In 1994, pilot programs funded by the United Nations began in China, largely modeled after the successes of the Grameen Bank in Bangladesh. Pioneered by Muhammad Yunus, the bank provided no-collateral microloans to the poorest people, primarily women, in Bangladesh to start small businesses. This community of borrowers would create, according to Grameen’s website, “a banking system based on mutual trust, accountability, participation and creativity.” However, the model could not be easily replicated in China.
Bai, who has been in the industry for more than 12 years, sees further governmental reform as pivotal to the continued success of microfinance in China.
“Traditional poverty alleviation programs were not sustainable,” said Bai. “During the project, it is successful. But after the project is done, people are gone, money runs out. But microfinance is a good model that can be sustainable because it takes [a more] commercial approach.”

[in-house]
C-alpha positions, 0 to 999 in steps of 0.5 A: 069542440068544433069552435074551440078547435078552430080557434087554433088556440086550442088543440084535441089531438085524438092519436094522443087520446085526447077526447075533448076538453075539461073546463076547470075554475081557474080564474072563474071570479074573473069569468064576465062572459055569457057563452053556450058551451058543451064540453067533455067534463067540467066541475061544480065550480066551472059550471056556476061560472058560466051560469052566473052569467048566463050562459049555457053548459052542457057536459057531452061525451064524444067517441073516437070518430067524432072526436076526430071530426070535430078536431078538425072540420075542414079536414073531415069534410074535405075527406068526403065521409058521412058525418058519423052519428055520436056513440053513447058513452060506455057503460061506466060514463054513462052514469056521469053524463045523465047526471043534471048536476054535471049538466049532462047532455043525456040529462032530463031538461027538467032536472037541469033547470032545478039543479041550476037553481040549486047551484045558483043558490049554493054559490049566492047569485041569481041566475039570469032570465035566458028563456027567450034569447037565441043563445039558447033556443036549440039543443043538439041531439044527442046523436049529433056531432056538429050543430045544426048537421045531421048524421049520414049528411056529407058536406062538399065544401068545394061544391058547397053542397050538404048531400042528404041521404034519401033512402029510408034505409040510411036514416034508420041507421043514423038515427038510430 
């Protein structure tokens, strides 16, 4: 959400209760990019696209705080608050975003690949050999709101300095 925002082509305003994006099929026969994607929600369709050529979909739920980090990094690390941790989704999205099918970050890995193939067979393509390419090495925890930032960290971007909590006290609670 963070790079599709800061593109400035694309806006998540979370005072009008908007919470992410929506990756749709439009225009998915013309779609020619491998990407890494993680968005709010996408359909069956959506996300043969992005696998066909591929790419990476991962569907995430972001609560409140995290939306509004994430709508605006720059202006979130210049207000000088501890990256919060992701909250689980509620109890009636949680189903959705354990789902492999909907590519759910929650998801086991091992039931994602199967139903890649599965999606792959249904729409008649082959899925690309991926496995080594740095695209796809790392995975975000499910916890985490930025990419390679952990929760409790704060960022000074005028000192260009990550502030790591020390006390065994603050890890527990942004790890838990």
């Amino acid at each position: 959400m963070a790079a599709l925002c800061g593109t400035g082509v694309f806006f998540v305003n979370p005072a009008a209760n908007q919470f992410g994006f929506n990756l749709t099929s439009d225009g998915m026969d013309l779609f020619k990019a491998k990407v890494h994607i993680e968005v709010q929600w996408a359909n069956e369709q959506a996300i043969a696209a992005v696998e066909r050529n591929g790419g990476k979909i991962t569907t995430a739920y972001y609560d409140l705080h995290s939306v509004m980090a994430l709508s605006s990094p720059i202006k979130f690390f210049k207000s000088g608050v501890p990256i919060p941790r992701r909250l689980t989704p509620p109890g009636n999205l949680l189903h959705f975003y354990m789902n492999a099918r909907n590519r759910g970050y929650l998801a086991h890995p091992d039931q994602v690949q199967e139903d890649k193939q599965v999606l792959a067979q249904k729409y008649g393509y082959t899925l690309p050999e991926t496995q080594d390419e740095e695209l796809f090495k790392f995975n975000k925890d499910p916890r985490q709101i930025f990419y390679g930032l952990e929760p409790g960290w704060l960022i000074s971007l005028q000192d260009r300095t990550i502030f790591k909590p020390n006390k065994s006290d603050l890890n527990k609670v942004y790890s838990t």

Bai noted that most institutions start with pilot programs to gauge sustainability. Currently, CAM oversees more than fifty pilot programs. Some of these programs have been successful – the Harbin Commercial Bank’s (now Harbin Bank) microfinance program has seen a repayment rate of 99.4%. Bai noted, however, that most microfinance institutions are faltering because of a lack of supportive government regulations, insufficient funding, and inadequate management.
“In China, we have a lot of money and people want to target the money,” Bai added. “The bridge [between money and borrowers] depends on the government and that is the key in this challenge.” He stated that necessary reforms include establishing regulations and standards in the microfinance industry, greater managerial training, and greater mobilization of commercial funds.